16 Dec 2017

feedPlanet KDE

KStars 2.8.9 is released!

Here comes the last KStars release for 2017! KStars v2.8.9 is available now for Windows, MacOS, and Linux.

Robert Lancaster worked on improving PHD2 support with Ekos. This includes retrieving the guide star image, drift errors and RMS values, among other minor improvements and refactoring of the Ekos PHD2 codebase to support future extensions.


Furthermore, Robert added drift plot support to Ekos Guide module which provides a visual indication of the accuracy of the guiding.

The Ekos Guide module received further improvements to make it more straightforward to use with end users. The calibration button is now removed and performed automatically whenever guiding starts. The user can clear the calibration at any time to restart the process.

Meridian Flip support improved with various fixes to post-meridian-flip operations including autofocus. Filter Manager received several fixes to improve filter switching during various phases of the capture process. Users can also control when to run the In-Sequence focus check. By default, the check is executed after each frame, but now can be configured to be executed only after several frames are captured.

A minor but quite useful addition is the Meridian Line. It can be turned on so that users can get a visual indication on how close the mount is to executing a meridian flip procedure.


Enjoy the new release, and do not forget to report any bugs or suggestions over at bugs.kde.org.

16 Dec 2017 3:44pm GMT

15 Dec 2017

feedplanet.freedesktop.org

Christian Schaller: Some predictions for 2018

So I spent a few hours polishing my crystal ball today, so here are some predictions for Linux on the Desktop in 2018. The advantage of course for me to publish these now is that I can then later selectively quote the ones I got right to prove my brilliance and the internet can selectively quote the ones I got wrong to prove my stupidity :)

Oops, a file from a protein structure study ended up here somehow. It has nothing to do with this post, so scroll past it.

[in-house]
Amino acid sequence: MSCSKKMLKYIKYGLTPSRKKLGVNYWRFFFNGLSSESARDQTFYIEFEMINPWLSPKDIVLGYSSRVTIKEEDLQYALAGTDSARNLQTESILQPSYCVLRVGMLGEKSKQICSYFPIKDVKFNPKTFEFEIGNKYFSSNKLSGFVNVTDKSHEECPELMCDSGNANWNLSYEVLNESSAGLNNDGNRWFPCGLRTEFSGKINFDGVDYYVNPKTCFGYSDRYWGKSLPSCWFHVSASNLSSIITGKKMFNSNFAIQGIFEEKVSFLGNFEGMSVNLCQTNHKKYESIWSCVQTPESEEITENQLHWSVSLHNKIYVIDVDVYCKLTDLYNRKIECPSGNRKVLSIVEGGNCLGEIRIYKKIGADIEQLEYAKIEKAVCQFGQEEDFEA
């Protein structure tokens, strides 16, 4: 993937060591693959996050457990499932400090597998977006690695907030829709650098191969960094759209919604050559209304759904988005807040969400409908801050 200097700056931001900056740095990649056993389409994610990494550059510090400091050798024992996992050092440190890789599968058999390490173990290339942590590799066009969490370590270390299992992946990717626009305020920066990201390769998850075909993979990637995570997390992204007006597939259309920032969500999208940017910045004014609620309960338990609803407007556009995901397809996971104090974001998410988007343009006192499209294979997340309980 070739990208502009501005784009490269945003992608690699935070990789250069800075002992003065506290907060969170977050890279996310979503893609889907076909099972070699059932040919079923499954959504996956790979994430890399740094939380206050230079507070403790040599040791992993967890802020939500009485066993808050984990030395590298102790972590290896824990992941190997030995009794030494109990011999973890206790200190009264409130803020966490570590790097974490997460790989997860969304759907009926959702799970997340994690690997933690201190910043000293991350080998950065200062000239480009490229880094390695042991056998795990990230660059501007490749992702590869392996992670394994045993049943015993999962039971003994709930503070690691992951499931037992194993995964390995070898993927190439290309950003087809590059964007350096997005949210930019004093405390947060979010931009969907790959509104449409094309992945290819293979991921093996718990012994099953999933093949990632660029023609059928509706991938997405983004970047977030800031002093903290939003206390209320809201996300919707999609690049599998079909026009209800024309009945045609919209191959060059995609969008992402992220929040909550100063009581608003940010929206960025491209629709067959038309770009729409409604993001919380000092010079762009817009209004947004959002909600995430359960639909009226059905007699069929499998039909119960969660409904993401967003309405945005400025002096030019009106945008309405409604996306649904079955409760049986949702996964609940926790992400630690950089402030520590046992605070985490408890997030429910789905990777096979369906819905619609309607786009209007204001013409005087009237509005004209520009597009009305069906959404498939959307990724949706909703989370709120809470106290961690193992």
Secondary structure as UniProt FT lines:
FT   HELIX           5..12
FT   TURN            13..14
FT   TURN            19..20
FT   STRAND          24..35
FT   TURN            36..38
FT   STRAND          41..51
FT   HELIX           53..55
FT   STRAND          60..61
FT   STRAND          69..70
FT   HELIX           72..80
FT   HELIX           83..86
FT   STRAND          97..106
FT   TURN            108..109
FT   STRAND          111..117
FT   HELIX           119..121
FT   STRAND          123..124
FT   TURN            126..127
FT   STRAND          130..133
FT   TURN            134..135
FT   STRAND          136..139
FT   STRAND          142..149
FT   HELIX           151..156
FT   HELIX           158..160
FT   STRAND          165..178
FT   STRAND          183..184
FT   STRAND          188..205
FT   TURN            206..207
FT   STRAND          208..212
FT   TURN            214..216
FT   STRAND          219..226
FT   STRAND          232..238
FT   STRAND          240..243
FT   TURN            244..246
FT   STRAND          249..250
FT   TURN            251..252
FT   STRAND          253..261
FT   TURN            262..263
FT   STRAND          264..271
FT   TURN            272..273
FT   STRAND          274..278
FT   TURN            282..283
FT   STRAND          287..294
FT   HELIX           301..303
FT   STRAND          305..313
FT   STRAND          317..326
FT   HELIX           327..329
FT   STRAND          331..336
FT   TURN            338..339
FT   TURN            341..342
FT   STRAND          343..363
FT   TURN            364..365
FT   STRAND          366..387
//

Prediction 1: Meson becomes the defacto build system of the Linux community

Meson has been going from strength to strength this year and a lot of projects
which passed on earlier attempts to replace autotools has adopted it. I predict this
trend will continue in 2018 and that by the end of the year everyone agrees that Meson
has replaced autotools as the Linux community build system of choice. That said I am not
convinced the Linux kernel itself will adopt Meson in 2018.

Prediction 2: Rust puts itself on a clear trajectory to replace C and C++ for low level programming

Another rising start of 2017 is the programming language Rust. And while its pace of adoption
will be slower than Meson I do believe that by the time 2018 comes to a close the general opinion is
that Rust is the future of low level programming, replacing old favorites like C and C++. Major projects
like GNOME and GStreamer are already adopting Rust at a rapid pace and I believe even more projects will
join them in 2018.

Prediction 3: Apples decline as a PC vendor becomes obvious

Ever since Steve Jobs died it has become quite clear in my opinion that the emphasis
on the traditional desktop is fading from Apple. The pace of hardware refreshes seems
to be slowing and MacOS X seems to be going more and more stale. Some pundits have already
started pointing this out and I predict that in 2018 Apple will be no longer consider the
cool kid on the block for people looking for laptops, especially among the tech savvy crowd.
Hopefully a good opportunity for Linux on the desktop to assert itself more.

Prediction 4: Traditional distro packaging for desktop applications
will start fading away in favour of Flatpak

From where I am standing I think 2018 will be the breakout year for Flatpak as a replacement